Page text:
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As the countdown to former Theranos CEO Elizabeth Holmes’ trial on August 31 approaches its inevitable end, it seems that Holmes is once again receiving a renewed interest in her case. Holmes, who was charged in 2018 on multiple counts of wire fraud and conspiracy to commit wire fraud, spent the nearly 15 years prior drumming up millions upon millions of dollars in cash from investors in order to produce a printer-sized machine named the Edison, which she claimed could run hundreds of diagnostic tests for patients with only a simple extraction amounting to one drop of blood. (As her indictment in 2018 would suggest, no such technology actually existed to make her potentially game-changing device come to fruition.)
Considering Holmes was, prior to the charges, considered a Silicon Valley icon in her own right — and even becoming the first-ever woman to grace the front cover of Fortune magazine — the coverage of her swift toppling, along with her Theranos empire, was vast. Spawning a book by John Carreyrou, the Wall Street Journal reporter who was largely responsible for unearthing her alleged, extensive grift, a popular podcast, an HBO documentary and more all seemed to, in their own way, attempt to answer a similar question: What drove Holmes to commit her purported long con? And could her family upbringing, and perhaps her relationship with her parents then and now, provide any answers?
Elizabeth Holmes' parents seemed to push her to her limit
According to an article published by Forbes in 2019, a neighbor of the Holmes’ family — one who also happens to be a psychiatrist — provided some insight into not only Elizabeth Holmes’ upbringing, but her relationship with her parents as well. George Fuisz, who had known Holmes since she was a child growing up in a Virginia suburb of Washington, D.C., told the magazine that Holmes’ father, Christian, and her mother, Noel, were people who “aspired to use their Washington connections to get money.” Though Fuisz claimed both Noel and Christian were “jealous” of the Fuisz family over their career success, and particularly Fuisz’s other career as an inventor and his many approved patents, he also said that the Holmes’ pushed Elizabeth towards Fuisz in order for him to unofficially mentor her.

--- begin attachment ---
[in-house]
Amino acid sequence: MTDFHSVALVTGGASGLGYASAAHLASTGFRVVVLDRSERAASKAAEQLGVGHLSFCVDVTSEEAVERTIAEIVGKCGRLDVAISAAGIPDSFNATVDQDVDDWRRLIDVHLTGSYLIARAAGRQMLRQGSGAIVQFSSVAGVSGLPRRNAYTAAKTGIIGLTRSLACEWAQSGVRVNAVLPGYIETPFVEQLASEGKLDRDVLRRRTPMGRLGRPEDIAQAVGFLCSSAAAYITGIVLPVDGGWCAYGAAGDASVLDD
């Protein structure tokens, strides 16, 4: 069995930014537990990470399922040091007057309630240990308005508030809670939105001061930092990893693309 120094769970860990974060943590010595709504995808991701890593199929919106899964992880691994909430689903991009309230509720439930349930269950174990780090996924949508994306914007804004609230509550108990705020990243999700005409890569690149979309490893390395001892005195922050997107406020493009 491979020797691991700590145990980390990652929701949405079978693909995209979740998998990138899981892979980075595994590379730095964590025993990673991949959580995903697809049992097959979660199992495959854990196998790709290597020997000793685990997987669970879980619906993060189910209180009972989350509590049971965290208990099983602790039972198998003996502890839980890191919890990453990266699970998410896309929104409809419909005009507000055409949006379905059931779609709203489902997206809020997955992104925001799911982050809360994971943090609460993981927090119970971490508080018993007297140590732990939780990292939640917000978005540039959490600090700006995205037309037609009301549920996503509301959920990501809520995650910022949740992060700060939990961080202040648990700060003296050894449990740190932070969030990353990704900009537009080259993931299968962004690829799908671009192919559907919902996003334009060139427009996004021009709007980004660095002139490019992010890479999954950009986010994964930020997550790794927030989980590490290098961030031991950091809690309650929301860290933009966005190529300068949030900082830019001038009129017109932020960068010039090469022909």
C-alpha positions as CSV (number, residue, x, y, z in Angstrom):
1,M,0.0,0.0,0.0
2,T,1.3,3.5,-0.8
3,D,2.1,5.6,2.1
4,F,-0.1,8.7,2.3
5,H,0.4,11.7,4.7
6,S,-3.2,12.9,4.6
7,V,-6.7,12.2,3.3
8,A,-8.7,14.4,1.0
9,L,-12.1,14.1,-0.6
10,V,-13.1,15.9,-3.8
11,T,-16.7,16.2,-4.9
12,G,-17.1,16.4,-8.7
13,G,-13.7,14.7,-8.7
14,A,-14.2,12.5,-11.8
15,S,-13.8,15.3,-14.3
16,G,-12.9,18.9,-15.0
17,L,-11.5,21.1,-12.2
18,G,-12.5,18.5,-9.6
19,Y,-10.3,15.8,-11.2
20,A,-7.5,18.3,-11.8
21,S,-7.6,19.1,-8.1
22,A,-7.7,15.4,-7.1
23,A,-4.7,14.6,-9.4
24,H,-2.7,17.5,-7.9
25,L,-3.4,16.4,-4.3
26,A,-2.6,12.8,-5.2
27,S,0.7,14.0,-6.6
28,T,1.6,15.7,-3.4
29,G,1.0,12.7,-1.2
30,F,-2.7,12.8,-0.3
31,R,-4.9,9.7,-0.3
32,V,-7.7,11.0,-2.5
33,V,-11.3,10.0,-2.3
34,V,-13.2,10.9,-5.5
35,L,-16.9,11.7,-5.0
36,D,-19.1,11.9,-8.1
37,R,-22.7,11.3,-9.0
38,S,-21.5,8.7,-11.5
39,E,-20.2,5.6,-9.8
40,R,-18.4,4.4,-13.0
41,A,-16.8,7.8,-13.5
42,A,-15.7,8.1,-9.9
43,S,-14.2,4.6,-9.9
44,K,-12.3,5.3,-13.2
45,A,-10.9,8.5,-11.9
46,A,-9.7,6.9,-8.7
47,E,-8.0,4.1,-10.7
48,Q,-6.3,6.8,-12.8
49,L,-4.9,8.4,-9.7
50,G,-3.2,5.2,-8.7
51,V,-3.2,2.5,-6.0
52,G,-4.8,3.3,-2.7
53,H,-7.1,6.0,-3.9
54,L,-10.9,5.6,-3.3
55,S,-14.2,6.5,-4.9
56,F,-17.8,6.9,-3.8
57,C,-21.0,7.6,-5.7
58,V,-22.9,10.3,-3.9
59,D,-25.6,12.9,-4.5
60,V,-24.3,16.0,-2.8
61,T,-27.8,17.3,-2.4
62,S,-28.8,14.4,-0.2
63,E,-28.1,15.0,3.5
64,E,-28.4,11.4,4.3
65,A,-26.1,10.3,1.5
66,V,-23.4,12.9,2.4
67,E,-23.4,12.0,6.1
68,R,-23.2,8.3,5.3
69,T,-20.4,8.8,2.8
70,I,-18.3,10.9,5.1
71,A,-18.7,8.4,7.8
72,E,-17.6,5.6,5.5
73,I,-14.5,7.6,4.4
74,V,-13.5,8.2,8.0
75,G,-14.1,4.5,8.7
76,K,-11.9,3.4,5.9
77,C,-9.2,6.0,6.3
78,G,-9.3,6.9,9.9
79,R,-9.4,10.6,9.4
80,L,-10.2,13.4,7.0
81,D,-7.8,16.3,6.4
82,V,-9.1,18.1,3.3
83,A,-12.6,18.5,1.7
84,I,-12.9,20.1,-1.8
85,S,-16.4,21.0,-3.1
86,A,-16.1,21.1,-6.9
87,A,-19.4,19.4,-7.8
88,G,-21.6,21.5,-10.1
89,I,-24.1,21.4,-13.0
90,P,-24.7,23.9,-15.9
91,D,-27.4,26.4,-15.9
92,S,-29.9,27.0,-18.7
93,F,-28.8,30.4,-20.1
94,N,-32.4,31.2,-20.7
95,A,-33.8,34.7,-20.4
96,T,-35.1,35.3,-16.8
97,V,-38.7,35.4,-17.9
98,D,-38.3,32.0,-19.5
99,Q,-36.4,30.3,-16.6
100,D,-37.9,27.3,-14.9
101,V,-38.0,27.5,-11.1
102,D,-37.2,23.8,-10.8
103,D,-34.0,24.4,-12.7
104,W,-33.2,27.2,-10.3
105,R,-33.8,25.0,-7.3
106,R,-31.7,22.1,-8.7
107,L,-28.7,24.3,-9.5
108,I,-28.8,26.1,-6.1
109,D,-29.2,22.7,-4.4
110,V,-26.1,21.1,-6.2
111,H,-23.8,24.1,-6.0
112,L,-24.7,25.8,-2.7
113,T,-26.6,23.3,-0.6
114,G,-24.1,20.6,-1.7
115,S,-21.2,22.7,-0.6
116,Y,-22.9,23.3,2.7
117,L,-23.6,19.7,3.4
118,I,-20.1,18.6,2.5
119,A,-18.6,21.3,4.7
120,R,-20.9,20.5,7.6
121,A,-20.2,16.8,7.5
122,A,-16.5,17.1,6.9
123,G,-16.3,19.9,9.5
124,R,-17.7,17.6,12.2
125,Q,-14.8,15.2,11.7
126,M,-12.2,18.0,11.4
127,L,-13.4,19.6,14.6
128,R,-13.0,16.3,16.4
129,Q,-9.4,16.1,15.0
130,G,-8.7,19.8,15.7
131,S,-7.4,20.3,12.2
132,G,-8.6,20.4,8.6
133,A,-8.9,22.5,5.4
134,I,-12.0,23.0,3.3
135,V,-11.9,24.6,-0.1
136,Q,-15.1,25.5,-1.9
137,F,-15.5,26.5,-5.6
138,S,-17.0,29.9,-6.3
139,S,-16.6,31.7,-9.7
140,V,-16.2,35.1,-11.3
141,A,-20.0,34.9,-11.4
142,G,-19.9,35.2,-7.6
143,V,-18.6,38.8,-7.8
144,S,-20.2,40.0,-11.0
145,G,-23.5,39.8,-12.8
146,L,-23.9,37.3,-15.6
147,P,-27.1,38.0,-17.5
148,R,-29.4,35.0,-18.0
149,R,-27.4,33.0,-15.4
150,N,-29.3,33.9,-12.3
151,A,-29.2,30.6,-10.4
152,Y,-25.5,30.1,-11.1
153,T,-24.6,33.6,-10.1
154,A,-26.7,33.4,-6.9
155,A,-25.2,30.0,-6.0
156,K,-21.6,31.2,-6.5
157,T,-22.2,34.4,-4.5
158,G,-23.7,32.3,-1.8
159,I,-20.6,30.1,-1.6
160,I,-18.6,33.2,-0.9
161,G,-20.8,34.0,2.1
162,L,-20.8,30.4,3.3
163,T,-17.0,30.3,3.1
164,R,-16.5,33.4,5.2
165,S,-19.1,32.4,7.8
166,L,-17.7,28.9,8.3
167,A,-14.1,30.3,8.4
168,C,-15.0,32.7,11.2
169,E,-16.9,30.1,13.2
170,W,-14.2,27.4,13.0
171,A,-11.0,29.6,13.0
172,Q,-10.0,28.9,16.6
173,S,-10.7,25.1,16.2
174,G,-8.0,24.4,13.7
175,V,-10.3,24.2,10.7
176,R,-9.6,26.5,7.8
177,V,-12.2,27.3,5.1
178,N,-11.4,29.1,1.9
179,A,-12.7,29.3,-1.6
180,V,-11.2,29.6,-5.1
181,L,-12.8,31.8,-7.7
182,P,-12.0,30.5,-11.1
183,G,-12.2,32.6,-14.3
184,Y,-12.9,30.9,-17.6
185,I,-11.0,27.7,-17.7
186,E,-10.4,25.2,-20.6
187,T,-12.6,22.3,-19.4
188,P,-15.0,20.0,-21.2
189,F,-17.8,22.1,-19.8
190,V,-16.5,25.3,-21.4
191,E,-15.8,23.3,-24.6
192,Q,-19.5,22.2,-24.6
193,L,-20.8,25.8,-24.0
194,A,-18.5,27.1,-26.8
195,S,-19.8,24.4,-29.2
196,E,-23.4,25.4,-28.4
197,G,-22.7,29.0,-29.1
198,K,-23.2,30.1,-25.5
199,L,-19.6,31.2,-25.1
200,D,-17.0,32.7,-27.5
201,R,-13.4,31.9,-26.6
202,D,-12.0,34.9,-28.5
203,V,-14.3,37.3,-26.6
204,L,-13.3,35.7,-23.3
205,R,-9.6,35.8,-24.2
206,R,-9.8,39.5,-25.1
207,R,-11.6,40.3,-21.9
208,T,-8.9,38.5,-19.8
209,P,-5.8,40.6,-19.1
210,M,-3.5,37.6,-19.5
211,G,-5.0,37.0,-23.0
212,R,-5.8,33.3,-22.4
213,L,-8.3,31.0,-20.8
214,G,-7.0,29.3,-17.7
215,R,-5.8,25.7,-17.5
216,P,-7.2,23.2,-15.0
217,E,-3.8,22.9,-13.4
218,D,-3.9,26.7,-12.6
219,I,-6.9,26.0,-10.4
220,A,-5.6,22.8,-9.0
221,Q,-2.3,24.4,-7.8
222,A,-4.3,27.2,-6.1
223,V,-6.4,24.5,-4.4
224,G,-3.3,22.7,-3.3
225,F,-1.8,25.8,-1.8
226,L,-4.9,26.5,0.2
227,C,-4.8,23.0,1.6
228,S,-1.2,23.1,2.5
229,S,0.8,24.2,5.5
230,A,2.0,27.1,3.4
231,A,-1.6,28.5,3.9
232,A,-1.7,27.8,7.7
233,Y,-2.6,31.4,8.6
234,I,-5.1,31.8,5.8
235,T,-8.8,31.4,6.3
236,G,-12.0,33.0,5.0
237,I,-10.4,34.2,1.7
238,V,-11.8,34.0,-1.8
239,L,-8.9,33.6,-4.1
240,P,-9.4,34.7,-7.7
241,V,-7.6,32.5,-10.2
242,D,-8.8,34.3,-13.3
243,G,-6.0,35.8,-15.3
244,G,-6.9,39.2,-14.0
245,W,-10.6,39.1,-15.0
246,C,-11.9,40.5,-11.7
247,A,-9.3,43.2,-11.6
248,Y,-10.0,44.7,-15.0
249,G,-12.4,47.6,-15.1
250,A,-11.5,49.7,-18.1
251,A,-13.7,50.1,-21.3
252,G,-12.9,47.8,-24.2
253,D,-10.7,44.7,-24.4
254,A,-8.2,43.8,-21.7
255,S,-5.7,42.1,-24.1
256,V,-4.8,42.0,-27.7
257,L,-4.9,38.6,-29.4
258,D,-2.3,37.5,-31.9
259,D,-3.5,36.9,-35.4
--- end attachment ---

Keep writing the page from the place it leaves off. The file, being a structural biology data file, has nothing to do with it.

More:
“Noel programmed Elizabeth to be like me, invent and learn a language,” recalled Fuisz, before criticizing what he deemed as unhealthy behavior in the way they parented their child. “I am a psychiatrist and family practitioner and would tell a father and mother not to treat their child that way. She’ll be what she’ll be. Don’t drive her into something she doesn’t want to do,” he noted. “In the pictures I have with our family she is withdrawn. She is always pulled to the side and was not naturally emotive as a child.”
Elizabeth Holmes' parents had a hold over her well into adulthood
As George Fuisz also recalled in his 2019 interview with Forbes, her parents were the ones who attempted to push her into attending Stanford University — the same school were she would eventually develop her idea for Theranos and the Edison, and infamously drop out of in order to pursue her dream and her company in 2003 at the age of 19.
However, according to Fuisz, Holmes’ grades were not exactly up to snuff, so in order to get their daughter into Stanford, both Christian and Noel Holmes insisted she enroll in a Stanford pre-college program to study Mandarin, an opportunity which Holmes went along with, albeit unwillingly. “Elizabeth would call the house from China crying,” Fuisz said. “Noel would take the calls from Elizabeth and ask my ex-wife to pick up. Elizabeth said, ‘The people are dirty, the hotel is filthy, and I want to come home.’ But Noel would tell her to stop complaining and get with the program.'”
As an adult, Holmes’ mother told Fortune in 2014 (per Heavy) that she had been instrumental in overseeing Holmes’ first patent application. “I saw her sit down at the computer, and for five to six days she barely got up.” Noel continued, “I would bring her food occasionally, and she slept maybe one or two hours a night for five nights.” According to Fuisz, Noel was also responsible for helping her daughter secure investors during Theranos’ first years.
Elizabeth Holmes' parents defended their daughter's controversial speaking voice
While the relationship between Elizabeth Holmes and her parents during her formative years can be easily researched through the testimonies of those who knew the family, it’s less easy to discern where their relationship stands today. Though Noel and Christian Holmes have not spoken publicly about their daughter or her upcoming trial for wire fraud scheduled for late August, it seems the last time they commented to the press about their daughter was in 2019, but instead of speaking about her trial, both took the time to defend her over comments concerning her speaking voice.
As many might recall, one of the intriguing factors about the former Theranos CEO was the ways in which she presented herself, including her penchant for wearing black turtlenecks in the vein of Apple’s Steve Jobs, whom she seemingly idolized, as well as the unusually deep quality of her voice. As was later discovered and discussed in documentaries like “The Inventor,” the baritone was apparently contrived, while her natural speaking voice registers much higher. However, according to TMZ (via The Cut), they insisted the voice was real, and that Holmes’ grandmother had actually shared the same trait. They also stated that they stood by their daughter despite the charges against her at the time. But will they be by her side when the trial begins? Only time will tell…
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